Do you find that, as you age (note: I did not say “get older” because really: no one wants to “get older”) opinions and thoughts you developed when you were young, solidify into facts? For instance: I was a Girl Guide, and we used to camp on occasion at a place called Camp Ma Kee Wa. They had a pool there, and when I was young, I knew that pool was huge. I mean, freakin’ HUGE. Then one time when I was a Brownie Leader, we took our Brownies to camp there. And guess what? That pool was tiny. Like, the size of 2 regular-issue Toronto front lawns. Seriously, I have friends that have pools in their back yards that are significantly larger than this pool.
This is what I mean about thoughts solidifying into facts. Does that ever happen to you? And then you come face-to-face with something that takes that “fact” and crushes it into teeny-tiny little pieces? Has that happened to you before?
I have all ready admitted that it happens to me. I’d like to think that it happens less often now, because I’ve made it a point to become very flexible in my view points. Especially since so much of what I know about the world I learn from the internet. And everyone knows you can’t trust what you read online. <grin> This flexibility has served me well in recent years, and thank God it’s been tested because yesterday, I had another one of these shake-up-and-shatter moments.
A friend of mine linked to a series of articles on The National Post’s website, about forced adoptions. If you click this link, you will find a dozen or so articles that work to uncover the atrocities committed in the name of “family values”. I read through probably 6 of these articles yesterday, and with each one my heart was hurt. As a mother, I cannot imagine the pain these women lived through, and the guilt that must still haunt them. As someone who is right now pregnant, feeling the kicks of the child within, I cannot fathom never seeing the child I birthed, nevermind being denied the chance to hold my baby. As a woman, I rage against the machine who believes that our mental states are so inferior that we – all women everywhere – cannot possibly raise a sound, solid human being without the presence and support of a man. As a human being, I am deeply dismayed that as recently as 1970, basic rights to decency and compassion were denied to my sisters…
But this post is meant to be about reaching a new level of understanding. And so I will explain that now. My paternal Grandmother was a wonderful, strong, passionate woman. Some may have called her obstinate, or stubborn. I would actually call her liberated. You see, she was born in the 1920’s in a farming community in Ontario. She used to tell me about her big move to the city when I was a young woman, and I still find the story so empowering. She told me that she went to school until she was 12, so she completed grade 8. The summer after her 8th year, someone came to her door asking if she was going to register for school in September. She said no, she was not. She was going to the city to get a job and that was that. And you know what? That’s exactly what she did. At the ripe old age of 12, she packed up a suitcase and boarded a bus to Toronto. She got a job as a housekeeper for a family, where she stayed for some years.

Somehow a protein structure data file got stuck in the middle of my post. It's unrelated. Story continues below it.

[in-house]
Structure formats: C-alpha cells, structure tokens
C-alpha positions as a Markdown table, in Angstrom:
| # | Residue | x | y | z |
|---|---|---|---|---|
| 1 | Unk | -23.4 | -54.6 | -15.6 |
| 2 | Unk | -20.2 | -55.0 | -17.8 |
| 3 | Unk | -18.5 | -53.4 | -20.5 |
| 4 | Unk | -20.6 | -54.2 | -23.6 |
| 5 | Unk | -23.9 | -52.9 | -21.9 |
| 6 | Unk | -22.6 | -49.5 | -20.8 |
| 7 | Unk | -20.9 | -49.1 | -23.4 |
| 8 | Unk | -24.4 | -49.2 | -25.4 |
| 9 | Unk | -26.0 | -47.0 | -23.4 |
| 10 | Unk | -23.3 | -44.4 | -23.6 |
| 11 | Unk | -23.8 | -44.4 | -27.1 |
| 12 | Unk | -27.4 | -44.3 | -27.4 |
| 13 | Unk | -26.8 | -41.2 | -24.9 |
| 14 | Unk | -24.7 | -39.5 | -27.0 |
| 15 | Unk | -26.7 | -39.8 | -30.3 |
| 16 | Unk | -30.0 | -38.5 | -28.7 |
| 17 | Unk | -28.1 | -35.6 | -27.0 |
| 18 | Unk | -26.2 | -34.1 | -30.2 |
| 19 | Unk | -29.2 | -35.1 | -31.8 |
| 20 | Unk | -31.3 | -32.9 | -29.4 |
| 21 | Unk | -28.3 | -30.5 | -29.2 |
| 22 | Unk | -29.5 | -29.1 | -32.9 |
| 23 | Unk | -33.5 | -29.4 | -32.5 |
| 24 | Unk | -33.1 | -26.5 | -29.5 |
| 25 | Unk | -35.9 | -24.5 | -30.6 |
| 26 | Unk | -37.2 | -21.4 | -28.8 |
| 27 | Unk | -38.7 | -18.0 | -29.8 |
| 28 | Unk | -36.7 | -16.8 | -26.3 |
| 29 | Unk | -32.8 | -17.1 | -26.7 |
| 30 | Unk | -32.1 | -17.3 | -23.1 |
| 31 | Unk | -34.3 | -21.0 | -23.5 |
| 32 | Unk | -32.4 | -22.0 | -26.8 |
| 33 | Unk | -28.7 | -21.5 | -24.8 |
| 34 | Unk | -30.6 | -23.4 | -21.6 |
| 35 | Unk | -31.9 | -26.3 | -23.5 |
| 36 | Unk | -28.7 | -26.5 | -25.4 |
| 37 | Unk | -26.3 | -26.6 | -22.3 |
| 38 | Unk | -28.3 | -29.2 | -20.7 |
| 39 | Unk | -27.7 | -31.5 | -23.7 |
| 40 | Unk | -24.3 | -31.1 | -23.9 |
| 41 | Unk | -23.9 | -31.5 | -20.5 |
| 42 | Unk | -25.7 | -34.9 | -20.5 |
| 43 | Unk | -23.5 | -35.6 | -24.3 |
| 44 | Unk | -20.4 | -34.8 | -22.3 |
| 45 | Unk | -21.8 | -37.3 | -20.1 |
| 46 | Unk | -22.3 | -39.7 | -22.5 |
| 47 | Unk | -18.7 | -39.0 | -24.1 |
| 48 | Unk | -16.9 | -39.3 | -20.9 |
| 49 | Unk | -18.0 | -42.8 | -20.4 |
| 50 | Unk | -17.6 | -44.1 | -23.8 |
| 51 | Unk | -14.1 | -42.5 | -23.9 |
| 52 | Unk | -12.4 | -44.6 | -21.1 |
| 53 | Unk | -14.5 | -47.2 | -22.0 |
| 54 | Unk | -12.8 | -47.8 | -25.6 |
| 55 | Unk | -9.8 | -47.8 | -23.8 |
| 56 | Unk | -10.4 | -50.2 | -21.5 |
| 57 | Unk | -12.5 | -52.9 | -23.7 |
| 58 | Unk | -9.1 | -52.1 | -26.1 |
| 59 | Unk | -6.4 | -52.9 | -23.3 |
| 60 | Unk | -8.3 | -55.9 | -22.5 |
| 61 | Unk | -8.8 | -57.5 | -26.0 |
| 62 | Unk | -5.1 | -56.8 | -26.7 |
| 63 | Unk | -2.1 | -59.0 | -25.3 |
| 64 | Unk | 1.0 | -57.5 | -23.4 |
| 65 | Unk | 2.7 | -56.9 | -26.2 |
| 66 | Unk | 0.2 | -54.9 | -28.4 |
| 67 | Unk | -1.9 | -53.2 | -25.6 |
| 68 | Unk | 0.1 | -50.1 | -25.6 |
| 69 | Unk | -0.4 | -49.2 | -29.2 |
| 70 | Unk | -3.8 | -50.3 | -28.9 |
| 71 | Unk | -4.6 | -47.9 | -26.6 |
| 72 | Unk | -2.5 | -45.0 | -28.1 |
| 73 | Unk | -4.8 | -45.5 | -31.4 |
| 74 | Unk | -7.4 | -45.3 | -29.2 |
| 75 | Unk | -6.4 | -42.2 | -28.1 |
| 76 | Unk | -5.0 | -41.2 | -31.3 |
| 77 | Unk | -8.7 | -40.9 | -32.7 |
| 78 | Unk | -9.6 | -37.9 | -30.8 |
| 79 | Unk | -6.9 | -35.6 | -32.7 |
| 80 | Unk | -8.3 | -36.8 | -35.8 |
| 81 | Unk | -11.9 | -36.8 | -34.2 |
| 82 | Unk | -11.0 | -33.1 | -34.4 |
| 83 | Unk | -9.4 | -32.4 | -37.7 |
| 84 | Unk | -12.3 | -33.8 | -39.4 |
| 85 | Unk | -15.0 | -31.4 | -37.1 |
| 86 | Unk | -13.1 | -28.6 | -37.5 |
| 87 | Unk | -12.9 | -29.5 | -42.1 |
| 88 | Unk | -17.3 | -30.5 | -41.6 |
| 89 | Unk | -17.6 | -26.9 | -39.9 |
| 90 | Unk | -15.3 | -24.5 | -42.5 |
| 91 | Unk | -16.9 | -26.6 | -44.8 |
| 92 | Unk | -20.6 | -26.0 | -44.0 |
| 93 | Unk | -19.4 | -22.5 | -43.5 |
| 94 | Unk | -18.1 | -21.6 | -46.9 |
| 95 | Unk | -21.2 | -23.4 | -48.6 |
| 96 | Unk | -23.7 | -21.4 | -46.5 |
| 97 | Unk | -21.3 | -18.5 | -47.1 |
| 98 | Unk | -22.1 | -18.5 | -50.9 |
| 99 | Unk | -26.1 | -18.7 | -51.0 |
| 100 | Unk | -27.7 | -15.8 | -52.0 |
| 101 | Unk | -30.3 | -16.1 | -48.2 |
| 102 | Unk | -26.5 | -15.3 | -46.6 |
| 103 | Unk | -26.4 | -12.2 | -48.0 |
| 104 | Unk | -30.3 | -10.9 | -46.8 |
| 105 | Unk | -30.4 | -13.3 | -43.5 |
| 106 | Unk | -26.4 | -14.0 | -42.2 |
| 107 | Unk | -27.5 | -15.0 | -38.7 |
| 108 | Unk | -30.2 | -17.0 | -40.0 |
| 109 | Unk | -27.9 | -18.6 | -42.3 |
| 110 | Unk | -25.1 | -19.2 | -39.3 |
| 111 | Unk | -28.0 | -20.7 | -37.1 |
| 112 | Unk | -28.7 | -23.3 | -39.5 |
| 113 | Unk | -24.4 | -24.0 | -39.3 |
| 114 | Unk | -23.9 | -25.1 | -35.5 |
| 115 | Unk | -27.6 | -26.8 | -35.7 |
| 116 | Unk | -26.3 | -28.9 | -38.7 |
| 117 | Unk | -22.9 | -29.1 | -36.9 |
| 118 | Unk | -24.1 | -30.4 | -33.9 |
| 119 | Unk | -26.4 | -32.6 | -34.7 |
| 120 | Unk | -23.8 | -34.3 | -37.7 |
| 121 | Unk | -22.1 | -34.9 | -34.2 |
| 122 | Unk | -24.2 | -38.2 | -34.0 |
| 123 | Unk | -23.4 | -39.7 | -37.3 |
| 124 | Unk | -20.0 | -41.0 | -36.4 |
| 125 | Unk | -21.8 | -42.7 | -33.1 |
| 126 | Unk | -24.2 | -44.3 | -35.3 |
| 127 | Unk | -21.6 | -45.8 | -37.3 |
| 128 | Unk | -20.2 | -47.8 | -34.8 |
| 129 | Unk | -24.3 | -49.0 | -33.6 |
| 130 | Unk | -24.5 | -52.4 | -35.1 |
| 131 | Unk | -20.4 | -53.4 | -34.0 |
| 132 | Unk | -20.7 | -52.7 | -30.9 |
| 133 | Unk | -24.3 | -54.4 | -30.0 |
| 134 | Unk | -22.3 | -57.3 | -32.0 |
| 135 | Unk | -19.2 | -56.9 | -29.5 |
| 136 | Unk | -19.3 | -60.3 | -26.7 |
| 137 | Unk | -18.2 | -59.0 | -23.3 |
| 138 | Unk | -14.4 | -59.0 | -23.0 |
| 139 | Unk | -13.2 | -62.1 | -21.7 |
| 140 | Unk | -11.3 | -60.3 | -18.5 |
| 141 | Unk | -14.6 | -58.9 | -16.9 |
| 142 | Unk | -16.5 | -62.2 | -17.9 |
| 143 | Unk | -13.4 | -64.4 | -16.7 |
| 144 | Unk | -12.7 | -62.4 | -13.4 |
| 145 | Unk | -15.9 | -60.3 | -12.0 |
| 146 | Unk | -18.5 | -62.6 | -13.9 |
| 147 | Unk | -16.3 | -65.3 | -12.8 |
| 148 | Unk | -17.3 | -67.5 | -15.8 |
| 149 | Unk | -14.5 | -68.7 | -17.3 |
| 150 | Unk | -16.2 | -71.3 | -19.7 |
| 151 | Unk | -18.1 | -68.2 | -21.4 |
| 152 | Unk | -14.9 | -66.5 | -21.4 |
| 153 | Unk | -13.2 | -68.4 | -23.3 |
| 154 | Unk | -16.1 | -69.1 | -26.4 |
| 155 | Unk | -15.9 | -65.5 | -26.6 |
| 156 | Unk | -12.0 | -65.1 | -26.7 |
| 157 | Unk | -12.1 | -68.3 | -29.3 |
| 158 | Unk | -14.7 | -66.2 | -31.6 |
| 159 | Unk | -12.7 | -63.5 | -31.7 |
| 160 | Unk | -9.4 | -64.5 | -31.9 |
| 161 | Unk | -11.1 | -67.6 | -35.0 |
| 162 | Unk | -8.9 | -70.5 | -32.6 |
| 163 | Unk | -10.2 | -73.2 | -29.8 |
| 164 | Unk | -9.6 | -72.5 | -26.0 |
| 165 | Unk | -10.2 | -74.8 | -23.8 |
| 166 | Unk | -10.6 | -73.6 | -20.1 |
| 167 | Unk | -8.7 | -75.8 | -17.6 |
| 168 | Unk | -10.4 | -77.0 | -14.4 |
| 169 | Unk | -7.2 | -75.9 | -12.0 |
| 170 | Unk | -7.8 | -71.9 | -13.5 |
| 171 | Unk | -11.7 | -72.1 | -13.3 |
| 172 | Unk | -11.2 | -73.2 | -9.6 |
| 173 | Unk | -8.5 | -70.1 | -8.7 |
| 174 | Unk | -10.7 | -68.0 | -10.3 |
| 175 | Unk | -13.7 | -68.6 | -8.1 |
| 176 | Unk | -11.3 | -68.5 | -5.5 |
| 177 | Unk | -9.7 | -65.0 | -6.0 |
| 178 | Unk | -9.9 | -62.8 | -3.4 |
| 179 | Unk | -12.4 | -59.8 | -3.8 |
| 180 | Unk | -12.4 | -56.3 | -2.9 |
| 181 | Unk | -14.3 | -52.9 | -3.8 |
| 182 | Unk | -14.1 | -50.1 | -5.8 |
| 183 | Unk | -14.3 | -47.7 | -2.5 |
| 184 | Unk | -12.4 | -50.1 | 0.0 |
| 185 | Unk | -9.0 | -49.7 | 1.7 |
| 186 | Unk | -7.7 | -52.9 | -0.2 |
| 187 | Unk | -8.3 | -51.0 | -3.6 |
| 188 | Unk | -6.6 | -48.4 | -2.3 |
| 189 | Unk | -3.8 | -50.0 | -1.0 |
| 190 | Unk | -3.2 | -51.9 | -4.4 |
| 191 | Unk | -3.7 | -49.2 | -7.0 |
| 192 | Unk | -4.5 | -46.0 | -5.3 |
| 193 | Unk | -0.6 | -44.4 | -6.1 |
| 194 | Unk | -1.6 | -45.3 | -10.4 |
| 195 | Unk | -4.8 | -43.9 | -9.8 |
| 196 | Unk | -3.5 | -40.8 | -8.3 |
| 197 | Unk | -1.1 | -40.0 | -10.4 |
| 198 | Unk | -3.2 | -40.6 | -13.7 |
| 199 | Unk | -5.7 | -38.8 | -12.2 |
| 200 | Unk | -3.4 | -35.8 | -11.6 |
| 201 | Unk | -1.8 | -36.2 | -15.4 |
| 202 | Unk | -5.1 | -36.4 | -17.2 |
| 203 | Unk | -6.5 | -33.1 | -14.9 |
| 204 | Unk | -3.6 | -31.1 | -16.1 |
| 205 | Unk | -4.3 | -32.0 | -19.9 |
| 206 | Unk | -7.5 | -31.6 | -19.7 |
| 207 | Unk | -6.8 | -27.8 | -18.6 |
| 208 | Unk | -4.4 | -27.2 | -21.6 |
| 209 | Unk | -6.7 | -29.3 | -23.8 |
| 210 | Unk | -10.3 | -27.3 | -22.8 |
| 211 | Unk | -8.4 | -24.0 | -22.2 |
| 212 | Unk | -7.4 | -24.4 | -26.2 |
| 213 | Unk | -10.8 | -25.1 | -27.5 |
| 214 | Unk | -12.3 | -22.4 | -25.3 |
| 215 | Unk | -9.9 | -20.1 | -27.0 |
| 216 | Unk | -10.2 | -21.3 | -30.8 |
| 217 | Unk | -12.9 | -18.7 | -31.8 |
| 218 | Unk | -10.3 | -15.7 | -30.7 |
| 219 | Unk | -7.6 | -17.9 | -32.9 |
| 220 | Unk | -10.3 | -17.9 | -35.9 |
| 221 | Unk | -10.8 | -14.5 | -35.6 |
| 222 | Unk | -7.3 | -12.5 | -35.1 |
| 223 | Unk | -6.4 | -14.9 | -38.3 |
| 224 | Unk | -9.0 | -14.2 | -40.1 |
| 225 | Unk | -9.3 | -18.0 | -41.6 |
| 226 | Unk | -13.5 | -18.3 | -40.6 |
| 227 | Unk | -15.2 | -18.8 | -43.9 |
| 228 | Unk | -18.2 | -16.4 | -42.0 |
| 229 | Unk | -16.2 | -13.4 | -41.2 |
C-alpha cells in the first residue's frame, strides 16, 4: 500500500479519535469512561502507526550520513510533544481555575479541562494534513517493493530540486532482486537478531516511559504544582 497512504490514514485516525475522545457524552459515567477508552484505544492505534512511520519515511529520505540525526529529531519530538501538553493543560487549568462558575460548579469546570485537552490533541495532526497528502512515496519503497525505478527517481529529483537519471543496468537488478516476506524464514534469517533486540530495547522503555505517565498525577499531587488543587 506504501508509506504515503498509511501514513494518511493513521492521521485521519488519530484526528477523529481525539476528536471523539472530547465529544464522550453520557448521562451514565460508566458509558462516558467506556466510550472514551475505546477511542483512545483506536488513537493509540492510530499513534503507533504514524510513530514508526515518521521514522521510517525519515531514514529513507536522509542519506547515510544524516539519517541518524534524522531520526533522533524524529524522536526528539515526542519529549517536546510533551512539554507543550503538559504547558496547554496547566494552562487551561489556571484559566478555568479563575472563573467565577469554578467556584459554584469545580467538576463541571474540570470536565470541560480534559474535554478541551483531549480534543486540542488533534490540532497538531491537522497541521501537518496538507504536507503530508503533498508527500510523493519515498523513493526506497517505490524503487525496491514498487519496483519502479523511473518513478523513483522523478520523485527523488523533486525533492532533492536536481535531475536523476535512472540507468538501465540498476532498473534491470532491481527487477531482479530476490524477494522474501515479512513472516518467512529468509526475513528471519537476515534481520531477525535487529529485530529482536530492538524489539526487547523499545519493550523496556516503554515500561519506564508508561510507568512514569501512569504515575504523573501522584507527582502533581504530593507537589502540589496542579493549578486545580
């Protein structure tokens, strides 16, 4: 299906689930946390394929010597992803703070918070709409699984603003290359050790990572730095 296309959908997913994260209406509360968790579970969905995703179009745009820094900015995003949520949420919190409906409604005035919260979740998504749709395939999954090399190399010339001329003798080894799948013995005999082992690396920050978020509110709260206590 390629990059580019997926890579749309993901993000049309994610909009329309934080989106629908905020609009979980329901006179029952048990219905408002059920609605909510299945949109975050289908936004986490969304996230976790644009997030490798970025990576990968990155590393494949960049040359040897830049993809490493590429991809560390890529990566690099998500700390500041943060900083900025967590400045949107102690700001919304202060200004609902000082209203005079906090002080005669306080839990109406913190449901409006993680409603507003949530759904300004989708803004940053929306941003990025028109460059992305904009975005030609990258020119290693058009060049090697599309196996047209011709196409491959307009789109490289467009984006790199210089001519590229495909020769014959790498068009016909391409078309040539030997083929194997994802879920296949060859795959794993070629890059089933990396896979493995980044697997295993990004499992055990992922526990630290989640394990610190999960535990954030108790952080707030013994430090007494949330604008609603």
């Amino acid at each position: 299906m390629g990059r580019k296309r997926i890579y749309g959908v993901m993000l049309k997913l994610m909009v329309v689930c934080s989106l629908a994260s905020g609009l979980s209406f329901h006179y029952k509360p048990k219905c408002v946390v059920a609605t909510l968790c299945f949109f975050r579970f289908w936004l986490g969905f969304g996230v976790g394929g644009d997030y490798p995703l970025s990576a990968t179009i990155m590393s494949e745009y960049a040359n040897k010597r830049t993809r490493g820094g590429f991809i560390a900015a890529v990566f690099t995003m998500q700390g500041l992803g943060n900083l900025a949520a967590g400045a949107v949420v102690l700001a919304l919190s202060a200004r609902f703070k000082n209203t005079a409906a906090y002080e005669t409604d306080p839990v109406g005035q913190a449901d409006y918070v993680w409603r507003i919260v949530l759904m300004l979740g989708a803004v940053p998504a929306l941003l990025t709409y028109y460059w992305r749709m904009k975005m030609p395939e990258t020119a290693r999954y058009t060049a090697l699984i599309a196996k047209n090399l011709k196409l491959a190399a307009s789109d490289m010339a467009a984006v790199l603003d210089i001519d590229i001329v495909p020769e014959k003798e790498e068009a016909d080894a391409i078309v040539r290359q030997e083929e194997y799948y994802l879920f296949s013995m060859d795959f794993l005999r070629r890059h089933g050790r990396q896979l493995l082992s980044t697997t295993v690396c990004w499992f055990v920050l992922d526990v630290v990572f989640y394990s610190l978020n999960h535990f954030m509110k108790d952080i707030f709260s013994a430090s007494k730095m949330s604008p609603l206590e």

She grew up in the city, grew into her independence, and worked for a living that was very comfortable. When she met my Grandfather, she was 22.
They met on a Saturday night, at a dance at the YMCA. They way I remember her telling the story, she was dancing with him sometimes, and sometimes with his friend George. A while after that fateful night, she found out that Grampa & George had a bet on to see who could take her home, “If I had known that, I wouldn’t have gone home with either of them!” She always made that last statement with a bang on her armrest. God, how I miss you Nan.
Anyway – about my new understanding. My Nan wound up pregnant. Her baby was born in 1949, and she and Grampa were married in 1949 as well. Obviously, she would have been one of the women who would be the targets of the forced adoption tactics. This was eye-opening for me… truly, a revelation. Here’s why: my Nan’s marriage was – in so far as I could tell – loveless. She didn’t ever seem happy with Grampa, and in fact I remember when I was 12, she was getting ready to leave him. I always wondered why a woman like her – strong, fiercely independent, capable, empowered – stayed where she was not happy. In fact, why did she get married at all? All she would ever say to that question was, “Because it’s what you did. You didn’t have a choice.”
I think I get it now… She got married because if she didn’t, she wouldn’t get her baby. And while I didn’t know her when her kids were young, I can tell you with certainty that there was very little she would not do for them, even as adults. Whatever was needed, she was there for them. Whatever her grandkids needed, she was there for them. Be it a place to stay for a night or a week, some money to make rent, a nice hot dinner and a loving hug, she was there. The very idea that this woman would not be allowed to have and raise her family is just devastating. She did not have a choice.
So today, another facet of the woman who was my grandmother is crystalizing. She truly was a warrior, a trailblazer. Maybe not because she wanted to be, but because she had no other choice.